Hundreds of laid-off farm workers and their families put the pressure on Sacramento to adopt Governor Schwarzenegger and /*Senator Dianne Feinstein*/'s $10 billion water plan to shore up the /*state's water supplies*/ with new dams and canals.
The current drought and court-ordered cutbacks on water pumps from the Sacramento River Delta have forced many farmers to abandon their fields.
"No water. No jobs. No food. No future," said Juan Gomez, a farm worker.
Already, /*crop loss*/ in California is approaching $250 billion dollars for this year. Cotton losses total 62 million acres. Vegetables like lettuce, broccoli and onions are out 61 million acres. Tomatoes for processing lost 10 million, and melons out 7 million acres.
"You're feeding the world and you're working hard, but our water system is not anymore working for you," said /*Governor Arnold Schwarzenegger (R) of California*/.
Still, state Democratic leaders have been lukewarm to idea of another bond. They say there's still $800 million leftover from the last water bond and more debt seems unaffordable, given the state's financial crunch.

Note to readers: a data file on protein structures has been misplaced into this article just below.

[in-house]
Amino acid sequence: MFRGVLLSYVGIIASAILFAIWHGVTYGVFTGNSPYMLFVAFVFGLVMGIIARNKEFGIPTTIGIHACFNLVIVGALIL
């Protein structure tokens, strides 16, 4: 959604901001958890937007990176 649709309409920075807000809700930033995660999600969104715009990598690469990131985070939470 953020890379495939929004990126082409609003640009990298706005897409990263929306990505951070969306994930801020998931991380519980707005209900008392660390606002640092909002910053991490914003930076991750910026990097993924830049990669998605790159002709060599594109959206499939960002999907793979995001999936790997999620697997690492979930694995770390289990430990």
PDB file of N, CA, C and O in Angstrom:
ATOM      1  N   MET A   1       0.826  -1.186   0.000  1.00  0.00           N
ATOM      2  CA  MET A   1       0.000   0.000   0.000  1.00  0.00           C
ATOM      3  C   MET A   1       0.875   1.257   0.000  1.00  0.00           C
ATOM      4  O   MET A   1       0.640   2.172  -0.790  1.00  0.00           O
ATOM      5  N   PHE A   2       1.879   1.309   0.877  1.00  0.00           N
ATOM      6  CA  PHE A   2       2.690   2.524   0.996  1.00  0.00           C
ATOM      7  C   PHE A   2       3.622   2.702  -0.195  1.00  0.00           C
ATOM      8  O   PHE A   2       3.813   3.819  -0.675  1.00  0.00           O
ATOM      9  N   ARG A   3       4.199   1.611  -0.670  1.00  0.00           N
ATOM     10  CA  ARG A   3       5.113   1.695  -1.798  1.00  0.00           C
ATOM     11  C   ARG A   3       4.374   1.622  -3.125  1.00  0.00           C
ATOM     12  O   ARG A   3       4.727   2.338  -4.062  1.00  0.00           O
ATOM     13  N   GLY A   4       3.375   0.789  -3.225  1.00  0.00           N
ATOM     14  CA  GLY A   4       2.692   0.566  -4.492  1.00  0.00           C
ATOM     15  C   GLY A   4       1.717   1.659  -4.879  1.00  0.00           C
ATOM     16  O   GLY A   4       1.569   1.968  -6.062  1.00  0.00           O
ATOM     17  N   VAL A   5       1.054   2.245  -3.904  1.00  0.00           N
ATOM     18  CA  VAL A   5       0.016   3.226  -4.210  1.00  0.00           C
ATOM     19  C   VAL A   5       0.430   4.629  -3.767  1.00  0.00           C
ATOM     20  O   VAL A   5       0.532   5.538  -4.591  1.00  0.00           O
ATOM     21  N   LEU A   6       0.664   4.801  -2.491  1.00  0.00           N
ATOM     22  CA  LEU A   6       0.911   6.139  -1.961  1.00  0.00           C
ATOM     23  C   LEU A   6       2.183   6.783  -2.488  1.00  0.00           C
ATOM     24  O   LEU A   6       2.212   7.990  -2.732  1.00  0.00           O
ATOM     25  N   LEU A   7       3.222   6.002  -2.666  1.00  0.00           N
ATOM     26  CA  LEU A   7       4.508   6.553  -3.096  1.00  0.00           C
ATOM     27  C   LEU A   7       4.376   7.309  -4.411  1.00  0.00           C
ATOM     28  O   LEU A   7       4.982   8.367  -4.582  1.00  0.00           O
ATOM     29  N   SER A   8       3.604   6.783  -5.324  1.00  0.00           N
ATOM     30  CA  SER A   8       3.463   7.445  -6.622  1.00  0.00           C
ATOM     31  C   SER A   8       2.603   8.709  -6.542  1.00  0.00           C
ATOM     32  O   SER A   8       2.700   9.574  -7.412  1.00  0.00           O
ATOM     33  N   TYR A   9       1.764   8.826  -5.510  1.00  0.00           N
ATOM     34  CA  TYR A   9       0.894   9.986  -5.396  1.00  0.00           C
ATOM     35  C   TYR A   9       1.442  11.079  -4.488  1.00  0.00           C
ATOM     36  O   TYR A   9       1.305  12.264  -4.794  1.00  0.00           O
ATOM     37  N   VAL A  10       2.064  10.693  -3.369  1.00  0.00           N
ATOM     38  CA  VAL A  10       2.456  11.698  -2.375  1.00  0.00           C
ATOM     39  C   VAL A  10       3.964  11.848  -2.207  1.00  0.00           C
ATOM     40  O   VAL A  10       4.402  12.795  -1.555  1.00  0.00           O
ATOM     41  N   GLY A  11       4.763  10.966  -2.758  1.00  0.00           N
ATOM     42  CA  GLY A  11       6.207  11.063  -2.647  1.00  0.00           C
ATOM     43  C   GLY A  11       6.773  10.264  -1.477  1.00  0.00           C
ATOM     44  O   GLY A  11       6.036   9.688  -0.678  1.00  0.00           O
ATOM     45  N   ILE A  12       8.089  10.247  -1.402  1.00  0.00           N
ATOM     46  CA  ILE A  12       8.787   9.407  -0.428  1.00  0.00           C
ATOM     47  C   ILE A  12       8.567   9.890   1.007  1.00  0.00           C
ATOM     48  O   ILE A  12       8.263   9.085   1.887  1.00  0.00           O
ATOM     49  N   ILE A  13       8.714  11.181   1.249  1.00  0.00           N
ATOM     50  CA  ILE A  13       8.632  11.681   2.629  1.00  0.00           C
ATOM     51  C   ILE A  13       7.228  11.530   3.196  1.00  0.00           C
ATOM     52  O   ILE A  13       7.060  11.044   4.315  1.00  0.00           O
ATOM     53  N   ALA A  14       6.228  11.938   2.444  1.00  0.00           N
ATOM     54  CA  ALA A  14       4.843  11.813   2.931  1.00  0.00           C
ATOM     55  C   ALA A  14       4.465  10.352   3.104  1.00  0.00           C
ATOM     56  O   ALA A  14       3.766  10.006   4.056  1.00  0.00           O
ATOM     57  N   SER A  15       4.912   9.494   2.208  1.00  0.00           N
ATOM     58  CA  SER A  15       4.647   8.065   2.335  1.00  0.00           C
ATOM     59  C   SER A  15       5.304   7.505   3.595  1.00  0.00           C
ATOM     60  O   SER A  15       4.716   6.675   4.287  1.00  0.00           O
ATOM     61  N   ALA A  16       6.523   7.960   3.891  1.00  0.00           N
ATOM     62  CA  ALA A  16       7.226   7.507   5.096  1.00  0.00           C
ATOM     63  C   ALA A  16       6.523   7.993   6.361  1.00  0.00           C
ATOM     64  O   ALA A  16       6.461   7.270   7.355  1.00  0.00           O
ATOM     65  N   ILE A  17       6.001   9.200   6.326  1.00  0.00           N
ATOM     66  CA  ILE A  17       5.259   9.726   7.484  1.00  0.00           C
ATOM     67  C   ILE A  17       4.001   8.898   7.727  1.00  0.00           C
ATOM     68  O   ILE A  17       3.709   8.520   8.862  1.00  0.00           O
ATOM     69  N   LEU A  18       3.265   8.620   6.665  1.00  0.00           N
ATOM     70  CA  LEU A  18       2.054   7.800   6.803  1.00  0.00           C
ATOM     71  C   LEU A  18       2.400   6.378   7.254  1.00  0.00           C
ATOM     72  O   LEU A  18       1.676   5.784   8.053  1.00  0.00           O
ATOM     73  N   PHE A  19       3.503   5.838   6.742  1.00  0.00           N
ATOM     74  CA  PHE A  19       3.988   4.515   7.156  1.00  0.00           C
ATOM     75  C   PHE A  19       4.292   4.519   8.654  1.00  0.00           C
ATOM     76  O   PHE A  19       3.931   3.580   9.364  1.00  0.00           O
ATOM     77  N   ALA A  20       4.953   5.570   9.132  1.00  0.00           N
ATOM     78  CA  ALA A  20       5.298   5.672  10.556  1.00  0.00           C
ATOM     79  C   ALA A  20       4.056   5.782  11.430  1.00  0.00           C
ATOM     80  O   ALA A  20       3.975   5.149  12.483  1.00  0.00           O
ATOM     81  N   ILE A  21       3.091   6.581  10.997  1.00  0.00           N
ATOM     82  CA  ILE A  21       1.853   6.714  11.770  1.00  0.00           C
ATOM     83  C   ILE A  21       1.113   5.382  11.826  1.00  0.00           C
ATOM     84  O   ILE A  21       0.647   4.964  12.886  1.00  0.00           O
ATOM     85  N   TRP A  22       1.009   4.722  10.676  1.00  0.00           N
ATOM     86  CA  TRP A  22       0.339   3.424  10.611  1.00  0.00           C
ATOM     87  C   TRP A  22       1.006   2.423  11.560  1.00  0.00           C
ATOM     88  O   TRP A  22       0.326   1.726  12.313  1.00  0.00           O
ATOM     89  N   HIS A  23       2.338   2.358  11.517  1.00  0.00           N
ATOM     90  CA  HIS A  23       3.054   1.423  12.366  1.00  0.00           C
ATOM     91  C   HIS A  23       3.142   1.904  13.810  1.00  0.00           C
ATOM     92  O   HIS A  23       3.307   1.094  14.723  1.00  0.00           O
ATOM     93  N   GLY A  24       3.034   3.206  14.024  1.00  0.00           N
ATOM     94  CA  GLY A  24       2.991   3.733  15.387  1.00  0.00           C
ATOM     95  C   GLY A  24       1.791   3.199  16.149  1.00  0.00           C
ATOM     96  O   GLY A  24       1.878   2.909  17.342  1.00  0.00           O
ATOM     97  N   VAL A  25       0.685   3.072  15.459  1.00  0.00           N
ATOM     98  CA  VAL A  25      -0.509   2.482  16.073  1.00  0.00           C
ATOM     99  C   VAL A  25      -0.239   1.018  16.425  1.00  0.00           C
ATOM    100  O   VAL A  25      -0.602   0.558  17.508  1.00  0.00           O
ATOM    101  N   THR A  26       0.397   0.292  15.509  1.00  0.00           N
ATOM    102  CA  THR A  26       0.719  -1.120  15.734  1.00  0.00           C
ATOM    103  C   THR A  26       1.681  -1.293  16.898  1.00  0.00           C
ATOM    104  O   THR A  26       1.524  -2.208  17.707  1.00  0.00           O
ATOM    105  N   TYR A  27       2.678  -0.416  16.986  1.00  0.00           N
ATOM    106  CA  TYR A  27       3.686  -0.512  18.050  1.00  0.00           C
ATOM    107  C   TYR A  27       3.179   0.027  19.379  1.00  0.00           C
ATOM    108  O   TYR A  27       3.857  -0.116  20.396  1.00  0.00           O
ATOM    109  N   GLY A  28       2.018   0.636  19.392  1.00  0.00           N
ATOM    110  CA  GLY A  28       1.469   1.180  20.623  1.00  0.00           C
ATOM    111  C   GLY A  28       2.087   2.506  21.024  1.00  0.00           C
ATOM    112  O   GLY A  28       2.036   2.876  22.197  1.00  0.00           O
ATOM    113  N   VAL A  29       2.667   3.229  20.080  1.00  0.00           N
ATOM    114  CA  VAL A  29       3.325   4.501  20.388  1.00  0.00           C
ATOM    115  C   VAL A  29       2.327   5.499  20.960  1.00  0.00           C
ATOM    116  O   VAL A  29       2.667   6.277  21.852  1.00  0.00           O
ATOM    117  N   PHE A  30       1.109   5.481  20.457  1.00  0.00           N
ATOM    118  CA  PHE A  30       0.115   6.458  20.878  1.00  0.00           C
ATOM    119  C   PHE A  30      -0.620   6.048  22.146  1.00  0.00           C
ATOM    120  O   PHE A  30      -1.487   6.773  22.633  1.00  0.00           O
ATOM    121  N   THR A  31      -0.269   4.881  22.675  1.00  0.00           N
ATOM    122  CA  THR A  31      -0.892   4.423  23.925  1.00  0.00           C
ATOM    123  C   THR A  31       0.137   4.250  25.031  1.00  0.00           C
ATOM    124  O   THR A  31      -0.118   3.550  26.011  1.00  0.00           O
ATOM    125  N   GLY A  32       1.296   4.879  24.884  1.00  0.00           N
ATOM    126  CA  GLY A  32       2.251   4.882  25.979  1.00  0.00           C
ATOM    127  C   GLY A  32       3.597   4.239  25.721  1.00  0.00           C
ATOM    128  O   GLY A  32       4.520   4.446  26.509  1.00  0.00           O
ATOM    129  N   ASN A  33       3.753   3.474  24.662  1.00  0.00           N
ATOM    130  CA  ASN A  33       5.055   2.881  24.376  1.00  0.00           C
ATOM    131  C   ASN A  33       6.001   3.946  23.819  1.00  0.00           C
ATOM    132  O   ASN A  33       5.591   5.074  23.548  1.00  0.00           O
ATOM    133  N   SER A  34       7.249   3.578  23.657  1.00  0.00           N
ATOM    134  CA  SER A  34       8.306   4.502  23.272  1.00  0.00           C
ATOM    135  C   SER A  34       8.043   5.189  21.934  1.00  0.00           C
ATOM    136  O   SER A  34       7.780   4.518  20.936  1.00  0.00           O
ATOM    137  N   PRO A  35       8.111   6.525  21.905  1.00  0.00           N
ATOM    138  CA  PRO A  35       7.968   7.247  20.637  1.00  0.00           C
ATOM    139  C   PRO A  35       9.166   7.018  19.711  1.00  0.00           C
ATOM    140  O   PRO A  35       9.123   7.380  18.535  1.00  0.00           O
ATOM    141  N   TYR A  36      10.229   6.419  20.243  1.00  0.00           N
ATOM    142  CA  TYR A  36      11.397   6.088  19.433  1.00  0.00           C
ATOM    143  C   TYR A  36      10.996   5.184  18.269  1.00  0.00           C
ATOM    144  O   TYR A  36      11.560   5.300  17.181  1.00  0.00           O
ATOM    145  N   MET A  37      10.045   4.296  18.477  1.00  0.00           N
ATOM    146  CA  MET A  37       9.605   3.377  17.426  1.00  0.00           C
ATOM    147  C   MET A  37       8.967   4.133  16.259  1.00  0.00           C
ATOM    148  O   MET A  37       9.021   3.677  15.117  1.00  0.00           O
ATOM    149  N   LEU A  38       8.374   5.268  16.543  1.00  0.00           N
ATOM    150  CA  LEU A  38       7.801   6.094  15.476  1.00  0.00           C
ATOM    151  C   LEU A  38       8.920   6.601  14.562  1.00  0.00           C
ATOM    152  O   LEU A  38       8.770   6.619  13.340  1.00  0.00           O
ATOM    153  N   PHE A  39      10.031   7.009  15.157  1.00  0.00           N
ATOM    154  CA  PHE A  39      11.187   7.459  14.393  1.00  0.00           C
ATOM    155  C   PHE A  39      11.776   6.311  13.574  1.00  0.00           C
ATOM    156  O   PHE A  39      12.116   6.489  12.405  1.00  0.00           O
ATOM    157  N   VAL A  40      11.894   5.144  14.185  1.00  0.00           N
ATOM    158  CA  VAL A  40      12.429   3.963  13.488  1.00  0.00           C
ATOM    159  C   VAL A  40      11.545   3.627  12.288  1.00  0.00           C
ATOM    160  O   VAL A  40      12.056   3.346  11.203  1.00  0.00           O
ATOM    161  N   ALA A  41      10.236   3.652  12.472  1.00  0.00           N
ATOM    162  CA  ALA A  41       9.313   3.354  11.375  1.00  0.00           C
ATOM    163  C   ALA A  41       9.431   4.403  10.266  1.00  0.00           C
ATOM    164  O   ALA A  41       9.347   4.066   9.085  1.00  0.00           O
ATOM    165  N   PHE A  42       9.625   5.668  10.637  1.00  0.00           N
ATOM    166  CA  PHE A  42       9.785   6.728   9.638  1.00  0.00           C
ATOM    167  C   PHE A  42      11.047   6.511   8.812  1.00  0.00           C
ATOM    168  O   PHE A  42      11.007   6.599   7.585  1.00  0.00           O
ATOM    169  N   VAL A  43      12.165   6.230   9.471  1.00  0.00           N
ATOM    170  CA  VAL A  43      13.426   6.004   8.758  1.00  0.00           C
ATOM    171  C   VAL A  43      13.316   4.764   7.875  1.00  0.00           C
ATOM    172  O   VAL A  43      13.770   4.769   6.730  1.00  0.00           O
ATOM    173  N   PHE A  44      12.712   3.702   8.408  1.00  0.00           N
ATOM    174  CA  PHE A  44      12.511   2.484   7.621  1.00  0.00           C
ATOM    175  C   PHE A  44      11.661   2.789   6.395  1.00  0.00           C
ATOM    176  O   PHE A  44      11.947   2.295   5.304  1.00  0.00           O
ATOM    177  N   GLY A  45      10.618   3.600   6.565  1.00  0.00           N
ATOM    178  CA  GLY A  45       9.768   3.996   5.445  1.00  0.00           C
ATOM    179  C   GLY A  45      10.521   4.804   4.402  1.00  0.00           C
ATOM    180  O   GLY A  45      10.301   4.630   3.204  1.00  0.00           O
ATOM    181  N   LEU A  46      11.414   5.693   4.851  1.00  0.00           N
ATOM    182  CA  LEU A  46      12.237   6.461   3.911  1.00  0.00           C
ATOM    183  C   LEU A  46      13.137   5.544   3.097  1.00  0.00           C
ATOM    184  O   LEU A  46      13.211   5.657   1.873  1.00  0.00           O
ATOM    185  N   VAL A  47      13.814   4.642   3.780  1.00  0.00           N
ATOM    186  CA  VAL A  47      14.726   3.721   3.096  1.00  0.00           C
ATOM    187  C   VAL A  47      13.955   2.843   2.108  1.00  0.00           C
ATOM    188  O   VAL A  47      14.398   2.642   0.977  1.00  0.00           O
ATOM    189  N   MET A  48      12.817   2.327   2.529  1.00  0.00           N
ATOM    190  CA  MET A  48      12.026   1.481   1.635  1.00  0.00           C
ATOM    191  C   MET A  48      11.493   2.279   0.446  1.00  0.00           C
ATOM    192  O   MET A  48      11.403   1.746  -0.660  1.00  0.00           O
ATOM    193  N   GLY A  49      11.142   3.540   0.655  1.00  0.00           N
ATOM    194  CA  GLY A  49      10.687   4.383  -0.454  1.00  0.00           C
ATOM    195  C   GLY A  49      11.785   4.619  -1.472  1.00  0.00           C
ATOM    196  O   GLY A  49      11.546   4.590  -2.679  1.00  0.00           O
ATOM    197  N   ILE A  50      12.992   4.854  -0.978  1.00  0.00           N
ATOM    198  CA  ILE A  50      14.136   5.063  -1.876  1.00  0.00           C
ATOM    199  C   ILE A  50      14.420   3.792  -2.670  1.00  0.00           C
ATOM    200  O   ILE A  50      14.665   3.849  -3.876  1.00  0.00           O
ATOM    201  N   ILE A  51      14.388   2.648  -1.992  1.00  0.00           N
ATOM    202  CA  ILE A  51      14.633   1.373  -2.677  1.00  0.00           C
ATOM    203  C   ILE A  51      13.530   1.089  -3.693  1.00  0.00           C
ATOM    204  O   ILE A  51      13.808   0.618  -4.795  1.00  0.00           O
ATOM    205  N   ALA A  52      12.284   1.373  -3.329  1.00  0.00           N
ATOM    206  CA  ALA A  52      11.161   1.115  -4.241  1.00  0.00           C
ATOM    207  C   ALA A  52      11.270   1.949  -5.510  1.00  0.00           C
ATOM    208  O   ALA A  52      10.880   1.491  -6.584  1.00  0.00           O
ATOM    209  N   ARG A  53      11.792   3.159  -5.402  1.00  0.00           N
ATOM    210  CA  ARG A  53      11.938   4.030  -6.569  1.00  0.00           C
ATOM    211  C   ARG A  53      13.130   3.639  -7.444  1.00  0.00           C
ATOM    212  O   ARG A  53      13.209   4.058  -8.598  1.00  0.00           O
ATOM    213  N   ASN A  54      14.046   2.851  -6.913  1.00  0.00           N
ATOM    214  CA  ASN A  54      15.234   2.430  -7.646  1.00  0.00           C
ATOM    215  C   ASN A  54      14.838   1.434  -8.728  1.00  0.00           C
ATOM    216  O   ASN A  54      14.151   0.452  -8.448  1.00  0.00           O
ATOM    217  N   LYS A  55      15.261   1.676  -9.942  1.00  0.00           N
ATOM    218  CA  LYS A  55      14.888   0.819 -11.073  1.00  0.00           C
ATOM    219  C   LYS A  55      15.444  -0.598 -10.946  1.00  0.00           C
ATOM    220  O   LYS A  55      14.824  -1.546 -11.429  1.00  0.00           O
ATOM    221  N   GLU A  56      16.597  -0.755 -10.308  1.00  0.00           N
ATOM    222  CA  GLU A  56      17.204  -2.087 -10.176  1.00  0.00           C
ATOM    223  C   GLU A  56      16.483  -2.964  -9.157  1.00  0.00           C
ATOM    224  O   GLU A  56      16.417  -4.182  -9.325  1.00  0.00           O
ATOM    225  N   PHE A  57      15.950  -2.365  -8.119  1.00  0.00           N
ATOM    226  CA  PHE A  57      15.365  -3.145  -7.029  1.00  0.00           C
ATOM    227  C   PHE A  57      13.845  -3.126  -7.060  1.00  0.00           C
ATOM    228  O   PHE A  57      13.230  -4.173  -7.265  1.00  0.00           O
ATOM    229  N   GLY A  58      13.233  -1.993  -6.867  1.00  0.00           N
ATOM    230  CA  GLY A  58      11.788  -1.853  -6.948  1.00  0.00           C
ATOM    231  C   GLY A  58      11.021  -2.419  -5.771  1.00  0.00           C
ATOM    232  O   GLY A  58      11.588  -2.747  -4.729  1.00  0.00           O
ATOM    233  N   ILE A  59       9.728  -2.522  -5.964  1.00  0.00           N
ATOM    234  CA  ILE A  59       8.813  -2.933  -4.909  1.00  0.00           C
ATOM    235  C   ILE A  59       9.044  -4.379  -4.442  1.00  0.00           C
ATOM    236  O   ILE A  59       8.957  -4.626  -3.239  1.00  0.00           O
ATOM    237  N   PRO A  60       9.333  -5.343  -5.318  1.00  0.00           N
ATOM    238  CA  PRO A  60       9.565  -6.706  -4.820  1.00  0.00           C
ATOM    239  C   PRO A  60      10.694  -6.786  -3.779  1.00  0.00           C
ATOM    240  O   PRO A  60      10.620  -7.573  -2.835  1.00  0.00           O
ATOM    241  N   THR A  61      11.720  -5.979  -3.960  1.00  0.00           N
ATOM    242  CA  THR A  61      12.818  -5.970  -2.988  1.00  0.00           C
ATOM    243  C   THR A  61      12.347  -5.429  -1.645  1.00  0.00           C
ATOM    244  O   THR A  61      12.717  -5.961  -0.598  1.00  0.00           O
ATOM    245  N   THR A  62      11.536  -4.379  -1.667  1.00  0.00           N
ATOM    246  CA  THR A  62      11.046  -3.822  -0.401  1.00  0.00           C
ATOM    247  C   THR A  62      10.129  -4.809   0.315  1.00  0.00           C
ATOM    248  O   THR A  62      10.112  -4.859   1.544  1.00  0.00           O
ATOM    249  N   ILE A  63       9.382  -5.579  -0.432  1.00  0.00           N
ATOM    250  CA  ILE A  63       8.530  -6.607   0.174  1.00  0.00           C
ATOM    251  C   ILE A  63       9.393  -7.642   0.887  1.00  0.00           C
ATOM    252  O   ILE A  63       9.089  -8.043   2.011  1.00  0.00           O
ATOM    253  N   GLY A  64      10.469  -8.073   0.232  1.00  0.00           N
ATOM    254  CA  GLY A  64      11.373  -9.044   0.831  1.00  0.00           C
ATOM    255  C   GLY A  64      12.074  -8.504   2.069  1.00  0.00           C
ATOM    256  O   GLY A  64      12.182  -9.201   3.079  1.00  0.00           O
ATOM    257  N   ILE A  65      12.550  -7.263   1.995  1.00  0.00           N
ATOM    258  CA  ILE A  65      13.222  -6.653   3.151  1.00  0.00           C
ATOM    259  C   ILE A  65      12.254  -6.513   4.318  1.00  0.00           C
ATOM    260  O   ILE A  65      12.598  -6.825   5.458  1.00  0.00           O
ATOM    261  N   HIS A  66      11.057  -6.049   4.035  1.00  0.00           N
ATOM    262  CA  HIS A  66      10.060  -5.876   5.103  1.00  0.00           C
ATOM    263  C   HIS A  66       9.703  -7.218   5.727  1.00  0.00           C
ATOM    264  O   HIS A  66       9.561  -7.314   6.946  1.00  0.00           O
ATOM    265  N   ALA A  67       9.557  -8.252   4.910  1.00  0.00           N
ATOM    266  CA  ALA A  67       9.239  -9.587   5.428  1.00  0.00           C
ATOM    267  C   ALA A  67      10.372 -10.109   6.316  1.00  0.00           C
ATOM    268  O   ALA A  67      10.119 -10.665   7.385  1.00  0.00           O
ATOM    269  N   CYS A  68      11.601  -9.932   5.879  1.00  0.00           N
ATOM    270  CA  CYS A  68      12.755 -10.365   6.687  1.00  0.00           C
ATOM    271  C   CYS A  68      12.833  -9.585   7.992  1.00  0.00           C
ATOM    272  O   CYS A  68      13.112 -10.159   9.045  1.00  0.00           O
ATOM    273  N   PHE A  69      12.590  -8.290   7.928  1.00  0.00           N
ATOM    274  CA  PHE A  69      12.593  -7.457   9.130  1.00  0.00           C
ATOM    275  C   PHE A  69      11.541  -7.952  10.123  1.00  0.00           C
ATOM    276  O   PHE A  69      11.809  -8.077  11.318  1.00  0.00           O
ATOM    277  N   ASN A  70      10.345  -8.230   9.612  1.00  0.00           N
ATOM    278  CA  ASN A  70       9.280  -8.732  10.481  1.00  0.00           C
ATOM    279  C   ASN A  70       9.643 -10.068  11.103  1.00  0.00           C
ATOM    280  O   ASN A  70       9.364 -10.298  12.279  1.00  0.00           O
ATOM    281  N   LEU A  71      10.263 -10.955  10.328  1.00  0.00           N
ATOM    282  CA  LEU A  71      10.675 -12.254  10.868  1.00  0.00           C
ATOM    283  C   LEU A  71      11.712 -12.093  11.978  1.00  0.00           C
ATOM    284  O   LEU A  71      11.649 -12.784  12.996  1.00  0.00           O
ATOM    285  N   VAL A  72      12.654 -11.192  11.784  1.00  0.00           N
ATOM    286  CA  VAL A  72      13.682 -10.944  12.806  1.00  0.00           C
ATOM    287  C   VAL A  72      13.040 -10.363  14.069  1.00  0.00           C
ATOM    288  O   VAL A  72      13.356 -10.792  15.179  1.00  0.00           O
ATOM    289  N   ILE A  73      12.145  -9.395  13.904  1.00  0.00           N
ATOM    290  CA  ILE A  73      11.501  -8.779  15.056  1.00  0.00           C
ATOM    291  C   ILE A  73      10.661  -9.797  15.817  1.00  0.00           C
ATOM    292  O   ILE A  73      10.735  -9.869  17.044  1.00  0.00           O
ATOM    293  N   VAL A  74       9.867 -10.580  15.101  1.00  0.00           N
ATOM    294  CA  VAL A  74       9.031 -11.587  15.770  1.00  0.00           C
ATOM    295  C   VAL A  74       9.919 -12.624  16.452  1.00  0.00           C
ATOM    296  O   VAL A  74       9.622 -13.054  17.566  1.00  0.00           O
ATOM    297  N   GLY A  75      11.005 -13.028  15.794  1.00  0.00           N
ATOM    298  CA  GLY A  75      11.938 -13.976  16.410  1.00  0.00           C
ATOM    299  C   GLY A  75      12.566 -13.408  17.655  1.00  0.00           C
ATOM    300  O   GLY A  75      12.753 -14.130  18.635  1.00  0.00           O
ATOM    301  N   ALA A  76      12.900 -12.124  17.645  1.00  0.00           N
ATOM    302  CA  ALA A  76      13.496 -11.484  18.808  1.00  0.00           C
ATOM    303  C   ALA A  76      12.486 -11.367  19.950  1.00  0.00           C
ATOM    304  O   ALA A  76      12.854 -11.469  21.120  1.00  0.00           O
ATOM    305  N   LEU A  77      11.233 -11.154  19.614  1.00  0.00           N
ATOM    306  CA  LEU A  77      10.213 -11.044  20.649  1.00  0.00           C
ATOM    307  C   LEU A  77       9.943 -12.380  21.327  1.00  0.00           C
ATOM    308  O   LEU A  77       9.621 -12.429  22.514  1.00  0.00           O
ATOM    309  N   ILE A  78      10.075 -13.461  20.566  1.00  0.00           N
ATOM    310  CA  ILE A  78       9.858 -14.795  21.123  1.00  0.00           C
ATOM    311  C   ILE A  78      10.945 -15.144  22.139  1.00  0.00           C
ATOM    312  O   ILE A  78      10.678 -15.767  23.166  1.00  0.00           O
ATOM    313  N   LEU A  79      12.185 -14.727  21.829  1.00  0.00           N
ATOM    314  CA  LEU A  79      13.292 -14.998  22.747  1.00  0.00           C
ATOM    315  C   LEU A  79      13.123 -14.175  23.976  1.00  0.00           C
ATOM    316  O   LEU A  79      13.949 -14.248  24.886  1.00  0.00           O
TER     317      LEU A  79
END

"A $10 billion bond adds a sizeable amount of interest payment to the state's budget. If we're in trouble now, there's no reason to compound it," said /*State Senator President Don Perata (D) of Oakland*/.
The state's agricultural products are coveted worldwide. It may come to a point when fewer crops mean the price of California produce will go up.
"I would not want to pay more. No. I don't know anybody who'd want to pay more," said Vicki Chastaine, a farmer's market customer.
The Governor has been trying to broker a deal on a water plan for two years. Meanwhile, more and more counties are rationing water, reservoirs are drying up and the state could be facing year three of a drought.